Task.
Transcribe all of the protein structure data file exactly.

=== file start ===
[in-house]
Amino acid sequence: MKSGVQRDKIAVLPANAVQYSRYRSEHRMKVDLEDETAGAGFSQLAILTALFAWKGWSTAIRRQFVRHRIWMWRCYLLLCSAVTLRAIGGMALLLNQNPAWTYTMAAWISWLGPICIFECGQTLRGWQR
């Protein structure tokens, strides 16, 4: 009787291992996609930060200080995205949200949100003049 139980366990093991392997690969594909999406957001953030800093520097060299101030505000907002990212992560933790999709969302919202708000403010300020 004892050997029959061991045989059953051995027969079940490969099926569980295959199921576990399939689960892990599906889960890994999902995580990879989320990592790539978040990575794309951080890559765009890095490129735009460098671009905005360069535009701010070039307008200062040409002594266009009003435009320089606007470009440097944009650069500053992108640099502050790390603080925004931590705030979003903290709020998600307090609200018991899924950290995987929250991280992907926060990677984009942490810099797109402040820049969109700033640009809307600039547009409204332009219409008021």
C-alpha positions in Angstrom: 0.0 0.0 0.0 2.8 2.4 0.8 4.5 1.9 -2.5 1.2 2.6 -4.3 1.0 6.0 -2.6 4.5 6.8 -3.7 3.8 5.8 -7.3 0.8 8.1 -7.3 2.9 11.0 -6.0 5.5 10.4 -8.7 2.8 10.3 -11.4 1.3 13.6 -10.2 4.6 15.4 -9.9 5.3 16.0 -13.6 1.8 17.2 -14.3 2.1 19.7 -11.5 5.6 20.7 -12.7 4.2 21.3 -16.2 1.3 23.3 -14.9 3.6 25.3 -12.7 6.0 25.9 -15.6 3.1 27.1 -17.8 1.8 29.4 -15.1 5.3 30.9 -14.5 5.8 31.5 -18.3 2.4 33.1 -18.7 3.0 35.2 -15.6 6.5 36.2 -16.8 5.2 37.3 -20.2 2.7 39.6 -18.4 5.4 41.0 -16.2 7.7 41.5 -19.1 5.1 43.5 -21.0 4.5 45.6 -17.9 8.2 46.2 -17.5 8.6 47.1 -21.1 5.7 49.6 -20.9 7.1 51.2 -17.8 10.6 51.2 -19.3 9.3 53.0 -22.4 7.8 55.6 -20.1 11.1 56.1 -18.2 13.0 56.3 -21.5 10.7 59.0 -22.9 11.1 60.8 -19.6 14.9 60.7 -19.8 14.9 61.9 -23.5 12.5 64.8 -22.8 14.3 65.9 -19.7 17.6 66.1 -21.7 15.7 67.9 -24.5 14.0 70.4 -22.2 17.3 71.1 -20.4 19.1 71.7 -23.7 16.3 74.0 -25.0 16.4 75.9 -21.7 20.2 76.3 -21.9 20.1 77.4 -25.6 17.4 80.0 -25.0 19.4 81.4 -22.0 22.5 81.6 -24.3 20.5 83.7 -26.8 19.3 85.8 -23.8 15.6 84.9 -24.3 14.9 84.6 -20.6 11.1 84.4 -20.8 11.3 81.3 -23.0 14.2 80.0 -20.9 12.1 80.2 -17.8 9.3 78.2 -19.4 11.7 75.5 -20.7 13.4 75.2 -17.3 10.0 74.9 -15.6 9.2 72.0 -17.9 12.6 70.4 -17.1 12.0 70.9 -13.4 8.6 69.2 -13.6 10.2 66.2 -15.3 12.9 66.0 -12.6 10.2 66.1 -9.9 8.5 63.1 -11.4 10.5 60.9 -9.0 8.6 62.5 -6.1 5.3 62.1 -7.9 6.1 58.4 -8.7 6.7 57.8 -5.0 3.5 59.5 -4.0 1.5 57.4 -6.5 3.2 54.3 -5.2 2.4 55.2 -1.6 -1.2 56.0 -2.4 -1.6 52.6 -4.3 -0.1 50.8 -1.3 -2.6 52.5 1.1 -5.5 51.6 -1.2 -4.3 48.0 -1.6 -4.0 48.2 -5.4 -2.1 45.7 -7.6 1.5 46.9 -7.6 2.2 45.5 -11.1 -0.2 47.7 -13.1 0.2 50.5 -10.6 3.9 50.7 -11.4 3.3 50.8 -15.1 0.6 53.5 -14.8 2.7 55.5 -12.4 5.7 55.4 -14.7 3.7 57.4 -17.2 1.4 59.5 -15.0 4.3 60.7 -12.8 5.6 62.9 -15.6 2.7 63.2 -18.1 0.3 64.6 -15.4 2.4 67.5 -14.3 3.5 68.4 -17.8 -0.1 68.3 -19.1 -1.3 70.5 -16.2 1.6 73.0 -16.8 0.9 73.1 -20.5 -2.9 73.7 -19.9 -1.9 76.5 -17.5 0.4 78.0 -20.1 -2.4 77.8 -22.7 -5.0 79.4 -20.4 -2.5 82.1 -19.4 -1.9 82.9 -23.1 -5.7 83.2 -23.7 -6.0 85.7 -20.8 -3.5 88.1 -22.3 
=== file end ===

[in-house]
Amino acid sequence: MKSGVQRDKIAVLPANAVQYSRYRSEHRMKVDLEDETAGAGFSQLAILTALFAWKGWSTAIRRQFVRHRIWMWRCYLLLCSAVTLRAIGGMALLLNQNPAWTYTMAAWISWLGPICIFECGQTLRGWQR
């Protein structure tokens, strides 16, 4: 009787291992996609930060200080995205949200949100003049 139980366990093991392997690969594909999406957001953030800093520097060299101030505000907002990212992560933790999709969302919202708000403010300020 004892050997029959061991045989059953051995027969079940490969099926569980295959199921576990399939689960892990599906889960890994999902995580990879989320990592790539978040990575794309951080890559765009890095490129735009460098671009905005360069535009701010070039307008200062040409002594266009009003435009320089606007470009440097944009650069500053992108640099502050790390603080925004931590705030979003903290709020998600307090609200018991899924950290995987929250991280992907926060990677984009942490810099797109402040820049969109700033640009809307600039547009409204332009219409008021």
C-alpha positions in Angstrom: 0.0 0.0 0.0 2.8 2.4 0.8 4.5 1.9 -2.5 1.2 2.6 -4.3 1.0 6.0 -2.6 4.5 6.8 -3.7 3.8 5.8 -7.3 0.8 8.1 -7.3 2.9 11.0 -6.0 5.5 10.4 -8.7 2.8 10.3 -11.4 1.3 13.6 -10.2 4.6 15.4 -9.9 5.3 16.0 -13.6 1.8 17.2 -14.3 2.1 19.7 -11.5 5.6 20.7 -12.7 4.2 21.3 -16.2 1.3 23.3 -14.9 3.6 25.3 -12.7 6.0 25.9 -15.6 3.1 27.1 -17.8 1.8 29.4 -15.1 5.3 30.9 -14.5 5.8 31.5 -18.3 2.4 33.1 -18.7 3.0 35.2 -15.6 6.5 36.2 -16.8 5.2 37.3 -20.2 2.7 39.6 -18.4 5.4 41.0 -16.2 7.7 41.5 -19.1 5.1 43.5 -21.0 4.5 45.6 -17.9 8.2 46.2 -17.5 8.6 47.1 -21.1 5.7 49.6 -20.9 7.1 51.2 -17.8 10.6 51.2 -19.3 9.3 53.0 -22.4 7.8 55.6 -20.1 11.1 56.1 -18.2 13.0 56.3 -21.5 10.7 59.0 -22.9 11.1 60.8 -19.6 14.9 60.7 -19.8 14.9 61.9 -23.5 12.5 64.8 -22.8 14.3 65.9 -19.7 17.6 66.1 -21.7 15.7 67.9 -24.5 14.0 70.4 -22.2 17.3 71.1 -20.4 19.1 71.7 -23.7 16.3 74.0 -25.0 16.4 75.9 -21.7 20.2 76.3 -21.9 20.1 77.4 -25.6 17.4 80.0 -25.0 19.4 81.4 -22.0 22.5 81.6 -24.3 20.5 83.7 -26.8 19.3 85.8 -23.8 15.6 84.9 -24.3 14.9 84.6 -20.6 11.1 84.4 -20.8 11.3 81.3 -23.0 14.2 80.0 -20.9 12.1 80.2 -17.8 9.3 78.2 -19.4 11.7 75.5 -20.7 13.4 75.2 -17.3 10.0 74.9 -15.6 9.2 72.0 -17.9 12.6 70.4 -17.1 12.0 70.9 -13.4 8.6 69.2 -13.6 10.2 66.2 -15.3 12.9 66.0 -12.6 10.2 66.1 -9.9 8.5 63.1 -11.4 10.5 60.9 -9.0 8.6 62.5 -6.1 5.3 62.1 -7.9 6.1 58.4 -8.7 6.7 57.8 -5.0 3.5 59.5 -4.0 1.5 57.4 -6.5 3.2 54.3 -5.2 2.4 55.2 -1.6 -1.2 56.0 -2.4 -1.6 52.6 -4.3 -0.1 50.8 -1.3 -2.6 52.5 1.1 -5.5 51.6 -1.2 -4.3 48.0 -1.6 -4.0 48.2 -5.4 -2.1 45.7 -7.6 1.5 46.9 -7.6 2.2 45.5 -11.1 -0.2 47.7 -13.1 0.2 50.5 -10.6 3.9 50.7 -11.4 3.3 50.8 -15.1 0.6 53.5 -14.8 2.7 55.5 -12.4 5.7 55.4 -14.7 3.7 57.4 -17.2 1.4 59.5 -15.0 4.3 60.7 -12.8 5.6 62.9 -15.6 2.7 63.2 -18.1 0.3 64.6 -15.4 2.4 67.5 -14.3 3.5 68.4 -17.8 -0.1 68.3 -19.1 -1.3 70.5 -16.2 1.6 73.0 -16.8 0.9 73.1 -20.5 -2.9 73.7 -19.9 -1.9 76.5 -17.5 0.4 78.0 -20.1 -2.4 77.8 -22.7 -5.0 79.4 -20.4 -2.5 82.1 -19.4 -1.9 82.9 -23.1 -5.7 83.2 -23.7 -6.0 85.7 -20.8 -3.5 88.1 -22.3 